PETE PETERSON - PERUVIAN LABOR DAY
Pete Peterson’s quest for Baseball’s Hall of Fame ended when he could hit neither the fastball nor the curve, so he turned to something anyone can do – writing saleable fiction and non-fiction. Alas. He has not yet won a Pulitzer or whatever writers win, but his work has appeared, or is scheduled to appear, in a number of anthologies and publications including Dead Mule School of Southern Literature, Stoneslide Collective, Deadly Writers Patrol, Ravensperch.com, the anthology “Tales of Ten” and Charles Carter – A Working Anthology, plus such newspapers as The Kansas City Star, Coastal News, and The Paper.
Peruvian Labor Day
My wife and I linger over breakfast coffee in the Peruvian resort dining room. On the lawn, outside, framed by red, yellow and blue flowers, two llamas graze. Adding to this post card scene, a native woman, wearing a round multi-colored hat, a blue shoulder cloth and knee-length skirt decorated in red, green and orange geometric patterns, marches past. She places a small bundle beneath a Eucalyptus tree, walks to the far end of a nearby corn field, and using a short-handled hoe, begins to chop weeds. I glance at my watch. Eight o’clock.
Nancy and I are at Hotel Rio Sagarado in Sacred Valley, Peru, acclimating ourselves to the high altitude before climbing Machu Piccu. Nancy is as detailed in trip planning as in her career. The past year has been a momentous one. After forty years as a secondary educator – seventeen as a class room teacher, twenty as a high school principal, three as director of curriculum, she retired. In response to numerous requests for her input and counsel, and to “stay involved” she agreed to limited consulting assignments to school districts in California.
When her ninety-one-year old mother’s health quickly deteriorated, Nancy supervised the sale of the long-time family residence – where her younger brother lived with their mother - ramrodded the purchase and remodeling of an apartment for her mom in a luxury retirement home, expertly juggling furniture moving, airplane flights, and doctor’s appointments to relocate her Mom successfully. We didn’t cancel our long-planned South American trip, as Nancy needed the time away to unwind.
This morning in bed, tears filling her soft brown eyes, Nancy said, “I feel guilty. Mom’s been in her apartment for only four days and here I am a thousands of miles away. What if she needs me? She doesn’t know a soul.”
I tried to reassure her. “I understand. But, this vacation was planned before your Mom’s needs surfaced. You’ve done an incredible job moving her in a short time. Enjoy the moment. Your mom’s fine.”
After breakfast we returned to our room, the soothing burble of the beautiful Urubamba River just outside our suite, relaxing us both. I read “R is for Revenge,” while Nancy used her I-Phone to purchase a bedroom table for her mother, answered client e-mails and checked our reservations for the evening. The sun is warm on my shoulders. The scent of fresh-mowed grass fills the air. Before I doze off, I see the Incan woman in the corn field, her bright red and yellow hat bobbing in the sun, her hoe flashing.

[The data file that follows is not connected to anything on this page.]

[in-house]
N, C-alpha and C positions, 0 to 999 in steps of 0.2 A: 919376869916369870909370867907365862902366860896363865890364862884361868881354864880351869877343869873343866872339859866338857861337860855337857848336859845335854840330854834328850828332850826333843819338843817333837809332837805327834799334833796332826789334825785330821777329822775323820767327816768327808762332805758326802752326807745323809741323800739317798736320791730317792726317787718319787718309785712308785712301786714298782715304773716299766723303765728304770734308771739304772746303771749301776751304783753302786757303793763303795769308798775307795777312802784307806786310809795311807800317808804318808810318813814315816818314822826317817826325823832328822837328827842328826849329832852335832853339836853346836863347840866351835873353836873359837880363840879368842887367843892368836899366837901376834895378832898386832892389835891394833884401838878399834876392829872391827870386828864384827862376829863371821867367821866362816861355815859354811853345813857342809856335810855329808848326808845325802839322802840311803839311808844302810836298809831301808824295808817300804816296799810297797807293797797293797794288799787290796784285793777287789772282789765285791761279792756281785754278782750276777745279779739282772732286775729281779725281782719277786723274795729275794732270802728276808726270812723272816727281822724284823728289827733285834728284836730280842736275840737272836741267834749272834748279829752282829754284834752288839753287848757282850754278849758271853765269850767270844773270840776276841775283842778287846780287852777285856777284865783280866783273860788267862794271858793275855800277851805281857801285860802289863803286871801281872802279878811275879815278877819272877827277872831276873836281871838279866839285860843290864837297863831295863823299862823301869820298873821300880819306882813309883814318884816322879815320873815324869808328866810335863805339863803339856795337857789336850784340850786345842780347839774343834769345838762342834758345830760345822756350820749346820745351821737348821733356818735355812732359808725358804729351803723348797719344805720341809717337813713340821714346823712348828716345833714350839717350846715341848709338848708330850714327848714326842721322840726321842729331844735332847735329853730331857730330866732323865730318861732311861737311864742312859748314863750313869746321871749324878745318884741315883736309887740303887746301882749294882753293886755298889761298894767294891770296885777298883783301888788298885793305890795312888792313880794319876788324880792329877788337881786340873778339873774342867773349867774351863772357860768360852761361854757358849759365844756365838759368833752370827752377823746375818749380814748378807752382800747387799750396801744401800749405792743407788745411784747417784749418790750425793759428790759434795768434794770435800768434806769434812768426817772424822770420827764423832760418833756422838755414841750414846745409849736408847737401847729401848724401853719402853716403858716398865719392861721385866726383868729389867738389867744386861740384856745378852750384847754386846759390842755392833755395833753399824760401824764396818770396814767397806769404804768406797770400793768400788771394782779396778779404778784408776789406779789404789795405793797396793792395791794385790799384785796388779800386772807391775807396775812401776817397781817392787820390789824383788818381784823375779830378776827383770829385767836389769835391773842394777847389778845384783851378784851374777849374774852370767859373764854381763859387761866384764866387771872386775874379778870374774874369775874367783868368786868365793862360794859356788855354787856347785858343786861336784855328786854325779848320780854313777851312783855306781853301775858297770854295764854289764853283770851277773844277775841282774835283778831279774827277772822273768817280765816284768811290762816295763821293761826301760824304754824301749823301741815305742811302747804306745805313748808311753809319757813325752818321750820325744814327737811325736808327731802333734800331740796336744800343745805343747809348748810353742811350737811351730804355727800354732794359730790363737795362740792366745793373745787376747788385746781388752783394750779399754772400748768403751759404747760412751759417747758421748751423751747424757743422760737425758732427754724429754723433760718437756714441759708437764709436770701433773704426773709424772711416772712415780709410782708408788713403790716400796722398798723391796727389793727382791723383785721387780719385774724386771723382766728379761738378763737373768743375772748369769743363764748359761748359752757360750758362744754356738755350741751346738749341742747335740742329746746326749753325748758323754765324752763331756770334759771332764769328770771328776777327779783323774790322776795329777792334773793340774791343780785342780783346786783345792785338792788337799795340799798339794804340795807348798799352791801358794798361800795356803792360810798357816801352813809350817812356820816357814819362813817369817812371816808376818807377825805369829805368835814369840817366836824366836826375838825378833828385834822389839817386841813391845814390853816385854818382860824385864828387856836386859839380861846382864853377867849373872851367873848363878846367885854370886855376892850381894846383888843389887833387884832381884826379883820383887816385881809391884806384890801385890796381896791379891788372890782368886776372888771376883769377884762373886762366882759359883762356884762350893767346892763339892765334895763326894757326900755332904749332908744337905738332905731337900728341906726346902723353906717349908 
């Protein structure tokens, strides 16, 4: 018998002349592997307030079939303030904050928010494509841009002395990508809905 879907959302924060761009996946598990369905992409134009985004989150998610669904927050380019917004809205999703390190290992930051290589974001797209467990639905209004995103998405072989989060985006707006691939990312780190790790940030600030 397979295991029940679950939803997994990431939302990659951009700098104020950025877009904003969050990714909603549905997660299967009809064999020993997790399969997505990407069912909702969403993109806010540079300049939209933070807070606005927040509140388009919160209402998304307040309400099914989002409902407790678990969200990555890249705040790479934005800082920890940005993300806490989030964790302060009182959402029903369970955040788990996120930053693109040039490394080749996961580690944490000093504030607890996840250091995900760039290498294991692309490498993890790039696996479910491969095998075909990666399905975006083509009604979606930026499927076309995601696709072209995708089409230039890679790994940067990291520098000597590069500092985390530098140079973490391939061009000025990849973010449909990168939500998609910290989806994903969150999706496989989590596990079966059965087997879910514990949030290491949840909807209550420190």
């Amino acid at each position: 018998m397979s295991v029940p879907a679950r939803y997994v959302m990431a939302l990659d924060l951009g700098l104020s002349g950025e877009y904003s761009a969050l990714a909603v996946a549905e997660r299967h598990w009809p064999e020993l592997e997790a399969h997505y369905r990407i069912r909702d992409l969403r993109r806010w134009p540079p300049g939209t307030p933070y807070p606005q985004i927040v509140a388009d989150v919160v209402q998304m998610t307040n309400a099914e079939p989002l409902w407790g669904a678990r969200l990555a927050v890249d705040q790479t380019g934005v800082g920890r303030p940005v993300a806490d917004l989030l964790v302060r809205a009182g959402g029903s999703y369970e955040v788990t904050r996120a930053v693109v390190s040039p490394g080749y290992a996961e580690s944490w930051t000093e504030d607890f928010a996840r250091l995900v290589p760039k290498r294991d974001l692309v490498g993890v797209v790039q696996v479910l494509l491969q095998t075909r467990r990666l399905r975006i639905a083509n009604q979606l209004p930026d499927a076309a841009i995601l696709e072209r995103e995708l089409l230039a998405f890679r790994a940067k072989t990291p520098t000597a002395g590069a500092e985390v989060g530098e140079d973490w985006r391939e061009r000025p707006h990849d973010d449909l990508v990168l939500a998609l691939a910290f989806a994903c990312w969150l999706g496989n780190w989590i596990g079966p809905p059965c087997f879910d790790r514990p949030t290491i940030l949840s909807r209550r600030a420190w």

Mid-morning, Nancy leaves for her massage, returning just before noon. She showers and changes into shorts and blouse. We stroll beneath tall trees to the air-conditioned dining room for a lunch of fruit salad, lobster roll and iced tea, served by four overly-attentive Incan waitresses.
Nancy’s meal is interrupted twice by her cell phone. We watch the Peruvian lady walk from the corn field to the Eucalyptus tree unwrap her package and eat. Finished, she quickly returns to the field. Nancy asks, “Does she work all day?”
Before I can answer, Nancy’s phone lights up again. She glances at Caller ID. “I have to take this.”
Back in our room, I read while Nancy pays bills and answers emails. The front desk calls. Our driver for the tour of Ollantaytambo’s textile factories, will arrive in fifteen minutes. While we wait, Nancy orders new towels for her mother. When we climb in the van for our tour, we see the Incan woman’s hoe flashing in the sun. Nancy whispers, “Won’t she ever quit?”
After our tour, we enjoy coffee and chocolates on the veranda. I was impressed by the primitive weaving methods the textile workers used to produce beautiful sarapes, blankets and other goods. Nancy watched attentively but resisted all sales talks. “Why,” I ask.
“I’ll buy from a particular weaver when we get to Lima. See this?” A web site blooms on her phone. “Isn’t her work gorgeous? Plus, she’s guaranteed to receive payment for what I buy, since she’s part of the Indigenous Network system.” That’s my bride. Details. Details.
The setting sun turns the hillsides purple in contrast to the white as coconut ripples in the Urubamba River. The Incan lady’s hat still bobs in the corn field. Nancy looks up from her phone. “Today’s a holiday in the States. Labor Day.”
I look at my watch. Almost six o’clock. “Two ladies I know celebrated it by working all day.”
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